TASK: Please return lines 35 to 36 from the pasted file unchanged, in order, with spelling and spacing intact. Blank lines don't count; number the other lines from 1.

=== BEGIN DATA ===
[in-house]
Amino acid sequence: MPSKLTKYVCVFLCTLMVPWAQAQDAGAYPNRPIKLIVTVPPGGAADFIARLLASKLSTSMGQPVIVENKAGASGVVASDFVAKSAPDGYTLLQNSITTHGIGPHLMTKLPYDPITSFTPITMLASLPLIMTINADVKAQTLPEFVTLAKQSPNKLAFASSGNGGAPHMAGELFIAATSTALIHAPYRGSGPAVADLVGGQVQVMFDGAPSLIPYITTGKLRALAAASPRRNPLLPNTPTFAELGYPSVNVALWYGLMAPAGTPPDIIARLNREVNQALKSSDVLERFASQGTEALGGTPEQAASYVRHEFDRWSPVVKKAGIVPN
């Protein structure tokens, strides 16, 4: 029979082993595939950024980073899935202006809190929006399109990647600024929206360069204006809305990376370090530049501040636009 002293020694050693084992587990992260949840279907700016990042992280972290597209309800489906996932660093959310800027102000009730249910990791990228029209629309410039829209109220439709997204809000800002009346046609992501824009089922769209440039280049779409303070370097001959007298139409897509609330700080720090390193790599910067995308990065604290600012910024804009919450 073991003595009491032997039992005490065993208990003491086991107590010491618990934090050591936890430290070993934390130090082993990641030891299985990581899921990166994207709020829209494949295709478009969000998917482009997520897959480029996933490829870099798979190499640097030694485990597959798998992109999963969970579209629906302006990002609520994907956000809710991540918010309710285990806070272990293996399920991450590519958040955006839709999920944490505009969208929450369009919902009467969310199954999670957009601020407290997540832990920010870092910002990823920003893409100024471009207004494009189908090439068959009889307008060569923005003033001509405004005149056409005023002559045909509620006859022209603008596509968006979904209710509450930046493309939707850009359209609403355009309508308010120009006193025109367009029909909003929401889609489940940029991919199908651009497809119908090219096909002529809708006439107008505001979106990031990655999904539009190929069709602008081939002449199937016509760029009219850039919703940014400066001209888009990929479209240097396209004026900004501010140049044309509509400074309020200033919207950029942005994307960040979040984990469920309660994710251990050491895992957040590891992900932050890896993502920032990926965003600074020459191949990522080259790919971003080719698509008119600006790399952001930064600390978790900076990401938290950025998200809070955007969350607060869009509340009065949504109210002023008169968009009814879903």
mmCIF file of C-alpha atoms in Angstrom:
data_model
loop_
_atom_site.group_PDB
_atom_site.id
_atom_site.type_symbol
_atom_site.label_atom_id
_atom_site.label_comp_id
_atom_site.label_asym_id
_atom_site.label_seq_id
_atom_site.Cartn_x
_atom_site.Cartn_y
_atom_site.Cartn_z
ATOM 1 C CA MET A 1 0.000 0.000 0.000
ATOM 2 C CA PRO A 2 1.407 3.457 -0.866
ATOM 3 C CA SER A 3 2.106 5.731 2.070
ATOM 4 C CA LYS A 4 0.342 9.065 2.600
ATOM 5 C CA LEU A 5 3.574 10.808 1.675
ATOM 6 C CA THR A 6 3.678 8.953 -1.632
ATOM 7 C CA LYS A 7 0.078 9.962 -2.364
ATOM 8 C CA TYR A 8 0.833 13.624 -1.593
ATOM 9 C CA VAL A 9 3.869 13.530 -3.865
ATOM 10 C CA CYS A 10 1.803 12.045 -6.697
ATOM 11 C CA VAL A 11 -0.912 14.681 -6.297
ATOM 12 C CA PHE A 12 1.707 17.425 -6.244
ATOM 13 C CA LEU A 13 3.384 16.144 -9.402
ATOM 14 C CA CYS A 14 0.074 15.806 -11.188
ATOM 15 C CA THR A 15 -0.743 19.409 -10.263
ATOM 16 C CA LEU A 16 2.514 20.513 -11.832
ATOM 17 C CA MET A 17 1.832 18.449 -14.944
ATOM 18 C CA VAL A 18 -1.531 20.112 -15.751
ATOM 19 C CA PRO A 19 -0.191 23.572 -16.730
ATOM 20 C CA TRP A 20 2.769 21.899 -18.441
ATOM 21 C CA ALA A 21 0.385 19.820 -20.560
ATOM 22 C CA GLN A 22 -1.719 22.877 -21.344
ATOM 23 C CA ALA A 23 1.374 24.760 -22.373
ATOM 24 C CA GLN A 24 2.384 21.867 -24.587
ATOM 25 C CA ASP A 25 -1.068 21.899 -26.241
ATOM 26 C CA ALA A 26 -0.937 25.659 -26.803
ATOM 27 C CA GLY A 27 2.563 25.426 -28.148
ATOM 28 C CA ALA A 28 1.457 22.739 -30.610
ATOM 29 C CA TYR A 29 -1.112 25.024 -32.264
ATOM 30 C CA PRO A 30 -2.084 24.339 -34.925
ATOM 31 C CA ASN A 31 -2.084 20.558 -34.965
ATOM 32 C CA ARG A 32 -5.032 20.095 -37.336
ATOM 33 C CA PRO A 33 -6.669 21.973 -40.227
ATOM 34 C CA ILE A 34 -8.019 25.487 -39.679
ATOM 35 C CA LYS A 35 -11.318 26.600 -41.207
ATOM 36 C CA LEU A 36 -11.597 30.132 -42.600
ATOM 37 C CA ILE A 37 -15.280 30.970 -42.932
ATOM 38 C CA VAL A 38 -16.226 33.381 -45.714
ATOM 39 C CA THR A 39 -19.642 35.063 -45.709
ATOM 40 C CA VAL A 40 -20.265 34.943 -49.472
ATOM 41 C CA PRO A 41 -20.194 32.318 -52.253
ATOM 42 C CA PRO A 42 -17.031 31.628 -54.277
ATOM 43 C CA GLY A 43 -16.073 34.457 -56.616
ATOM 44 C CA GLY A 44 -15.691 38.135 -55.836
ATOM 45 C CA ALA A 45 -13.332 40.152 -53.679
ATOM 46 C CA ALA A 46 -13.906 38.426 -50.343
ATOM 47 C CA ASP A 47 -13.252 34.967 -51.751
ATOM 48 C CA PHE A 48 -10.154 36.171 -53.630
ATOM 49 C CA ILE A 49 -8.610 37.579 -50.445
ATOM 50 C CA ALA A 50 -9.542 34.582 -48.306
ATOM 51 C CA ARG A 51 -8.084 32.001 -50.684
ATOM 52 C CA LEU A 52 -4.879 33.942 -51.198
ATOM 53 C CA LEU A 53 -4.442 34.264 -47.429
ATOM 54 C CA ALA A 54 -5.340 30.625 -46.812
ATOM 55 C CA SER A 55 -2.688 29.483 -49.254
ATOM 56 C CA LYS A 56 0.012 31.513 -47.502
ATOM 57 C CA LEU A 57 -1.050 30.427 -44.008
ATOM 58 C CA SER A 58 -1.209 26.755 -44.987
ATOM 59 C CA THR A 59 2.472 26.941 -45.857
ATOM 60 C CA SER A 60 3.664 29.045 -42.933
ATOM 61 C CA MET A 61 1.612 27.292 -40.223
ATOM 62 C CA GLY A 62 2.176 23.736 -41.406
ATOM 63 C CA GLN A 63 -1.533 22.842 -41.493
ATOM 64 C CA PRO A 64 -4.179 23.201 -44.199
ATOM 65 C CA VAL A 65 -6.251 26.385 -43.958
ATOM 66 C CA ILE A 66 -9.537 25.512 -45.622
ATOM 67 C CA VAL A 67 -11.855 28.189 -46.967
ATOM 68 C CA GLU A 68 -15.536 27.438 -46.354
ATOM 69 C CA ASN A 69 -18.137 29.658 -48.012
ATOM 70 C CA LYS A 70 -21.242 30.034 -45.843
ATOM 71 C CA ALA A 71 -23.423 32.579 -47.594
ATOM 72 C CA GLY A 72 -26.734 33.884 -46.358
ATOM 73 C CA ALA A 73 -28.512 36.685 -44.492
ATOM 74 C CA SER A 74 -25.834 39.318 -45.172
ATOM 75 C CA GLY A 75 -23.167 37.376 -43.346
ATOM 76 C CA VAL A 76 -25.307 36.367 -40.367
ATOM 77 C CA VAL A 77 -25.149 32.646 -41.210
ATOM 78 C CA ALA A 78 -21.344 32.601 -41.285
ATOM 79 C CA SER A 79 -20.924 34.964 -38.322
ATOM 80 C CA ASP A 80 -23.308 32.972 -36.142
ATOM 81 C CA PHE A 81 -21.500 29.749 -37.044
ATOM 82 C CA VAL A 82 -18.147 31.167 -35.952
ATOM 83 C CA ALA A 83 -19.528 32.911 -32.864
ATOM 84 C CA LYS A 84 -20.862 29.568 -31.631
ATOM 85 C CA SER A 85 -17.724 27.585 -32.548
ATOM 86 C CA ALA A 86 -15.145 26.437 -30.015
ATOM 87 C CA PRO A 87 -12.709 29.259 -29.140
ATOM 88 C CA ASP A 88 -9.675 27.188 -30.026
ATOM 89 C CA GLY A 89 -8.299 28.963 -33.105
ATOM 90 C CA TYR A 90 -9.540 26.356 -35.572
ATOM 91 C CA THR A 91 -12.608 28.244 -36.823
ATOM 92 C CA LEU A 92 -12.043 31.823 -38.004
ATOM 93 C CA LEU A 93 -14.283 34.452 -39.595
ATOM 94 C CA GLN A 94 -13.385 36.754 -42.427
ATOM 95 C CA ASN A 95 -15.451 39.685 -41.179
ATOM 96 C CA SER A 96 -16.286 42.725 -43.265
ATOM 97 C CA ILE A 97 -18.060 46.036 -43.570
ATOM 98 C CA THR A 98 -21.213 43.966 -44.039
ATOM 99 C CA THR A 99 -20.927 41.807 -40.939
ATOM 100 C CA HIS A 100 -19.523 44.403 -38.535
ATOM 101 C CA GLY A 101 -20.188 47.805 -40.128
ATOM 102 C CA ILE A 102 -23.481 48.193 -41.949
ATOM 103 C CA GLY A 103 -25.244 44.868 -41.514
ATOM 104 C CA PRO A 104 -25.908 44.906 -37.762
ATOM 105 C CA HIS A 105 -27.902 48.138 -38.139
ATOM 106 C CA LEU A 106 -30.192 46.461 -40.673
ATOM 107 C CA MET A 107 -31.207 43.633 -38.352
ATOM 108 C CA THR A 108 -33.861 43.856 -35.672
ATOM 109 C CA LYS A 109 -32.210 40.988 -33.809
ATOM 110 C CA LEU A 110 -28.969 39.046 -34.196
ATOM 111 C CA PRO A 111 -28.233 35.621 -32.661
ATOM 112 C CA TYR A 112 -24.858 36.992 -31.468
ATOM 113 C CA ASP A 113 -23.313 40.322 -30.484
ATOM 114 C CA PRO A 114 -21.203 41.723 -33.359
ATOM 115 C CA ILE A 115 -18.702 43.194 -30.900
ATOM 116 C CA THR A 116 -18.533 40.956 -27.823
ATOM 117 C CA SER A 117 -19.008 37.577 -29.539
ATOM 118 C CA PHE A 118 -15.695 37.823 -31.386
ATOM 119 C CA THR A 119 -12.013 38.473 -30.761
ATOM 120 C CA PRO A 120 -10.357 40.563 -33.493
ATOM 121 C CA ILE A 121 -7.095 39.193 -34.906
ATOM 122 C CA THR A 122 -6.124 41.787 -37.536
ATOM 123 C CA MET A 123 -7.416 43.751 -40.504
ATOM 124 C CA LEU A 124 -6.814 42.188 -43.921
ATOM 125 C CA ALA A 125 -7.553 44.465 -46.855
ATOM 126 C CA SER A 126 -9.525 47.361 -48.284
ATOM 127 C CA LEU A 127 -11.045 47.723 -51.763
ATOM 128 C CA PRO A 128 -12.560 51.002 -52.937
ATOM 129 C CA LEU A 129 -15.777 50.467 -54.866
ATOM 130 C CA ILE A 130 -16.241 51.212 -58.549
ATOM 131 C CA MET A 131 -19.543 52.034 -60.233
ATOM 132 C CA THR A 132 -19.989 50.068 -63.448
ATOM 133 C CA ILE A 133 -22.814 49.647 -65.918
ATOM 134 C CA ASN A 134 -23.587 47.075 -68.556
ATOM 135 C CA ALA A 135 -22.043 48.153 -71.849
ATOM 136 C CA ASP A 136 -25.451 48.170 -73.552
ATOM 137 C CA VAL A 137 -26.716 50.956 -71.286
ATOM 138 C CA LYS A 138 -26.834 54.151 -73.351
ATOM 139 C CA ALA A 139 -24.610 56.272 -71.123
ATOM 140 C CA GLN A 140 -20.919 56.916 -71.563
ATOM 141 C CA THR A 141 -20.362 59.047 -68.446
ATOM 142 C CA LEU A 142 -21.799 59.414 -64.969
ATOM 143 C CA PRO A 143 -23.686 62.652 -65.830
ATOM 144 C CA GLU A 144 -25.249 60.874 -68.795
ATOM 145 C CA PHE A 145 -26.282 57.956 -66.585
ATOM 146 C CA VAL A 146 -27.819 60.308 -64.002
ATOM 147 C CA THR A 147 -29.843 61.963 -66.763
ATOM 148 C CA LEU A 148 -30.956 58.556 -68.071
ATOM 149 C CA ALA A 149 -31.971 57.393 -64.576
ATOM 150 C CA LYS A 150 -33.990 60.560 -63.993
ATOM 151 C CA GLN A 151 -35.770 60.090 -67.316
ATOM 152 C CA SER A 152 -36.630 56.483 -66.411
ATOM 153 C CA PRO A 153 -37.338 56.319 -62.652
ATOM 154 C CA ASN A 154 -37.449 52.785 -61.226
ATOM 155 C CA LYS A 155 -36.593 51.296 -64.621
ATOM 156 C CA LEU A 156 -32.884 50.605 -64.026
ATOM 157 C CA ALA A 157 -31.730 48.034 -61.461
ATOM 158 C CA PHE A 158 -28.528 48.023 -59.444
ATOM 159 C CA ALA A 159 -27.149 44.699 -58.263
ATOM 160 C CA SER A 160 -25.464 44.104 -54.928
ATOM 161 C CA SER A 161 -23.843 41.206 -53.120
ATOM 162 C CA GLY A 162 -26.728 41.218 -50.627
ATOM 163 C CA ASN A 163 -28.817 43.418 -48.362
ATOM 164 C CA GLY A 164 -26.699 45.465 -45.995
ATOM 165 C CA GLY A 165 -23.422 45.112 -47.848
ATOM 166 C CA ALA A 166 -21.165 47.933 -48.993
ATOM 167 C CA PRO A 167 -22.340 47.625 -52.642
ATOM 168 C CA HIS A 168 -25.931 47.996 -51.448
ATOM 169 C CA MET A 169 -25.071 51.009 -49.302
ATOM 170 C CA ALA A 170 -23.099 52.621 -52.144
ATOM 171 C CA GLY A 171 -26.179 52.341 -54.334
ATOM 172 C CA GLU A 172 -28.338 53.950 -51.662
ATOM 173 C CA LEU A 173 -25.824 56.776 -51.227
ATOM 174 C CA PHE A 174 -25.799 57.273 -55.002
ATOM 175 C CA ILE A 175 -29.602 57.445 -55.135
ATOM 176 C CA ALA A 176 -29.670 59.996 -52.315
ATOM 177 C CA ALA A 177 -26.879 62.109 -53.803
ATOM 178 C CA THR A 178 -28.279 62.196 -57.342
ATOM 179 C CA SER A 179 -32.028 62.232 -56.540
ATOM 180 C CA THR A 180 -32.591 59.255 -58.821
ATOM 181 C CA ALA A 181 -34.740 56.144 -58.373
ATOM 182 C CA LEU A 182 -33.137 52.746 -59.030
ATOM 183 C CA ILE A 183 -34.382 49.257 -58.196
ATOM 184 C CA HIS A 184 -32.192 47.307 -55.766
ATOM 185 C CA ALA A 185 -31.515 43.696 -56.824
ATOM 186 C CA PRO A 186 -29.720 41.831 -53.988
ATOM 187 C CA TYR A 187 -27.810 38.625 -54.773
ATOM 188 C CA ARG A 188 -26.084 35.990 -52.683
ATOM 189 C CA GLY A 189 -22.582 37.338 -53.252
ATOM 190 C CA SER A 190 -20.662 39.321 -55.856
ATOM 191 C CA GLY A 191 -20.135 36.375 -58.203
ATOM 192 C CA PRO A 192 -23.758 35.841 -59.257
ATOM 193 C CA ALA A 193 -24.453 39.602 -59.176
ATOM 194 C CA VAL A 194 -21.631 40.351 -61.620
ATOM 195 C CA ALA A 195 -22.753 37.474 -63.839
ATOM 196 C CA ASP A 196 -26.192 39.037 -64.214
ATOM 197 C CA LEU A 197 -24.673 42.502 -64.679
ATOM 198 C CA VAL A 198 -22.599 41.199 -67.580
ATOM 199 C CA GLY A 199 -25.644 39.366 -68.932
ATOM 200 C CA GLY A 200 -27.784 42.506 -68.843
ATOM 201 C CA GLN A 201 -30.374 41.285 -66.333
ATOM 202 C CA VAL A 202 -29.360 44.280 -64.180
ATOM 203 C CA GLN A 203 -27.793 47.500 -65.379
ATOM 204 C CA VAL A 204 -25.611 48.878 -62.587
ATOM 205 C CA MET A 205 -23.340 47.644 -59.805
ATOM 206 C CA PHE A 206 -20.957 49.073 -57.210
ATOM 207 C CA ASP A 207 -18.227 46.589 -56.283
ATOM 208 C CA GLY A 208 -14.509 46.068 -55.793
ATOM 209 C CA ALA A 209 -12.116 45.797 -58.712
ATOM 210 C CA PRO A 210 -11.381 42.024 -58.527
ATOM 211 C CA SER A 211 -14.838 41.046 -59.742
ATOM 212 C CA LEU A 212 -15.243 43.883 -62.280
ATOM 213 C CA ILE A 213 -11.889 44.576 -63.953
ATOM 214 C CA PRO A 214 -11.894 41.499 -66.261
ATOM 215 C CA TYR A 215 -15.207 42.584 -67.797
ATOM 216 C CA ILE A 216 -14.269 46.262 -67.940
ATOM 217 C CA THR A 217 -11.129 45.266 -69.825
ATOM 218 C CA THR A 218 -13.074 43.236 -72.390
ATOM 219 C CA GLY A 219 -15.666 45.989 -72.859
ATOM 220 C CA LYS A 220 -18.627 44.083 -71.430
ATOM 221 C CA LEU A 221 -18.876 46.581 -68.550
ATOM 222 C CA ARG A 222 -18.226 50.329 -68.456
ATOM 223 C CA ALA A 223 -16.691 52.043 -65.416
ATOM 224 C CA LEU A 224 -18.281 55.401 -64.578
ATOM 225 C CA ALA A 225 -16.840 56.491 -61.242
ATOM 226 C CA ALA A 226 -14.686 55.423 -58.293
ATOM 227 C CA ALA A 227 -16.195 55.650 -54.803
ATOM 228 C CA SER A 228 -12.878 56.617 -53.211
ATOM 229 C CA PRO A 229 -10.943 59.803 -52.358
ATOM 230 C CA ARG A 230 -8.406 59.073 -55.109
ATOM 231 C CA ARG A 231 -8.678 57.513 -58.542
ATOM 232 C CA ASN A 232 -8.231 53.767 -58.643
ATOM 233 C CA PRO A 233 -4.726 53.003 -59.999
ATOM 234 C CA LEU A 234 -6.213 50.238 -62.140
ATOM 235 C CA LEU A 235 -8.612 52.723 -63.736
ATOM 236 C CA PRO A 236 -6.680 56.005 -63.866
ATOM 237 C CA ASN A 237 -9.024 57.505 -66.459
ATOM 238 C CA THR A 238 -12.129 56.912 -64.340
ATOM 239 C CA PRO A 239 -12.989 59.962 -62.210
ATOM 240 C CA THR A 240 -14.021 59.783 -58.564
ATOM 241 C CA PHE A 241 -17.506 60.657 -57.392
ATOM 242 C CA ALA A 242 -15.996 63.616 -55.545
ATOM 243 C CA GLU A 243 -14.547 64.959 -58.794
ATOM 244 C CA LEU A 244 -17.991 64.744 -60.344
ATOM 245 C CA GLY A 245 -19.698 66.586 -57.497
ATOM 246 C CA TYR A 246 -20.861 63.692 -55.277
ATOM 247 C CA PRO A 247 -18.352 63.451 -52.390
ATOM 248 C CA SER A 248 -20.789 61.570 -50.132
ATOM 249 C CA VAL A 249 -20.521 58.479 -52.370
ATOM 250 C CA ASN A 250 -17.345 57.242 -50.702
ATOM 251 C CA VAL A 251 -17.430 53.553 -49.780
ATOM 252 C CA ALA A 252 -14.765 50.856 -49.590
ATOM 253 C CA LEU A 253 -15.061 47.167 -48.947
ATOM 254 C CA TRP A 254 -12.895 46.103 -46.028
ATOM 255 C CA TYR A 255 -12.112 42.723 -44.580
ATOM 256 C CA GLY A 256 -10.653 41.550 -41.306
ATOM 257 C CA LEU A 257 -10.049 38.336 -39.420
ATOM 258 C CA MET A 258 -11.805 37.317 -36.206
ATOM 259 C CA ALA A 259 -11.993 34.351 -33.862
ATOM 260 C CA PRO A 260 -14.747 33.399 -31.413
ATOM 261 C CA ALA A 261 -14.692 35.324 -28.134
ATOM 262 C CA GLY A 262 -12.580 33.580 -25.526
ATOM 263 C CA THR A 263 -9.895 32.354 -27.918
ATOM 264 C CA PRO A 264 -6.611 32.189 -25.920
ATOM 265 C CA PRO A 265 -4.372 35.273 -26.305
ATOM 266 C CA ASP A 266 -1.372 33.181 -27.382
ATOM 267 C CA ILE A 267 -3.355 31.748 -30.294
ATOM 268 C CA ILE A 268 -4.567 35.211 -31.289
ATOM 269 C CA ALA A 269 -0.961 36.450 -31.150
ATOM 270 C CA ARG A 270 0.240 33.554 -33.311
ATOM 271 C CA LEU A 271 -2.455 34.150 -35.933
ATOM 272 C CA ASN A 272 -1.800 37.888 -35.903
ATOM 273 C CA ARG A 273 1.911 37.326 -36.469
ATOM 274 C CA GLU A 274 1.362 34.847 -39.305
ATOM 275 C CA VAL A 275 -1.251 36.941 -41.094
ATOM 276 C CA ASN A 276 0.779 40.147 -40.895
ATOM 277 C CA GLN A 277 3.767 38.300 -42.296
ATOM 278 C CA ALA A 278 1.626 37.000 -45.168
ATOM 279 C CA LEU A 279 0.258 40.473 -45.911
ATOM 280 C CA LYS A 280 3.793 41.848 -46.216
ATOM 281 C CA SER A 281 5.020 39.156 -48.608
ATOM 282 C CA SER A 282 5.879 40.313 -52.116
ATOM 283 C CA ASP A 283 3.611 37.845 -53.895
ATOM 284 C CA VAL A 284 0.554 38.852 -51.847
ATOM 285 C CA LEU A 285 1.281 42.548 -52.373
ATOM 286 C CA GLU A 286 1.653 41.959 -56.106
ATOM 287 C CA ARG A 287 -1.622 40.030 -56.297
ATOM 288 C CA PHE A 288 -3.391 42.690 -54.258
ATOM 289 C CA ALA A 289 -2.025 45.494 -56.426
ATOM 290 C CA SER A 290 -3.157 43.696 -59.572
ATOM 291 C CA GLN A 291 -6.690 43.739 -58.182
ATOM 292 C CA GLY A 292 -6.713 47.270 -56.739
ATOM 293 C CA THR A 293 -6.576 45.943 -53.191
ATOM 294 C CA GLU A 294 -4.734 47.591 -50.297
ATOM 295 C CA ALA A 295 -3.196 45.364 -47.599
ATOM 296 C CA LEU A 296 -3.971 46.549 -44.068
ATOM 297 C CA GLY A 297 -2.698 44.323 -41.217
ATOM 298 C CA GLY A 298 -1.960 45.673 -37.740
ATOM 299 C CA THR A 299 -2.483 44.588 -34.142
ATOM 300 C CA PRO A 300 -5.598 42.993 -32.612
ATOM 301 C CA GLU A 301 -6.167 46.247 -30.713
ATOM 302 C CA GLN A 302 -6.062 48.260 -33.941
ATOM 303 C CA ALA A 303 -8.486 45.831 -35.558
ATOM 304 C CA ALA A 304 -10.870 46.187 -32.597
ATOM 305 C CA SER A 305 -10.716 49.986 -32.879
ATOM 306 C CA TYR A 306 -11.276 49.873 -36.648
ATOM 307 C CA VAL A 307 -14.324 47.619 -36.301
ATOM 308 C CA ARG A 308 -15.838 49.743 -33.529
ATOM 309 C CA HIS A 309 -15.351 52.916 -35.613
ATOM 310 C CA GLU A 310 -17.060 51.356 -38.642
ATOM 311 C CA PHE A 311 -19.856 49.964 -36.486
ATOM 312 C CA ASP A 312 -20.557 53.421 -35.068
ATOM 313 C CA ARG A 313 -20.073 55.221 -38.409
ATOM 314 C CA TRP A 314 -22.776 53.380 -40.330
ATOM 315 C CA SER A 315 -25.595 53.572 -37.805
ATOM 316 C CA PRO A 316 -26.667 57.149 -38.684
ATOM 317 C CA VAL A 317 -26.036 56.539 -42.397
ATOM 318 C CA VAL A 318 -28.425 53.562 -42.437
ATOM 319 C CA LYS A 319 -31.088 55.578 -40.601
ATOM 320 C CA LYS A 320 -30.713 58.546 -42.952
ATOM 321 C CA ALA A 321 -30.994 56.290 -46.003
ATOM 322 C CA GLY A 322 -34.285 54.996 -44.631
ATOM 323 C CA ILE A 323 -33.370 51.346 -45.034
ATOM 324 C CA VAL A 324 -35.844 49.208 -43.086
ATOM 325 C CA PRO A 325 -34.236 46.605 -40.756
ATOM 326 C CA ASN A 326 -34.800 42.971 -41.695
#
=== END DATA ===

ATOM 19 C CA PRO A 19 -0.191 23.572 -16.730
ATOM 20 C CA TRP A 20 2.769 21.899 -18.441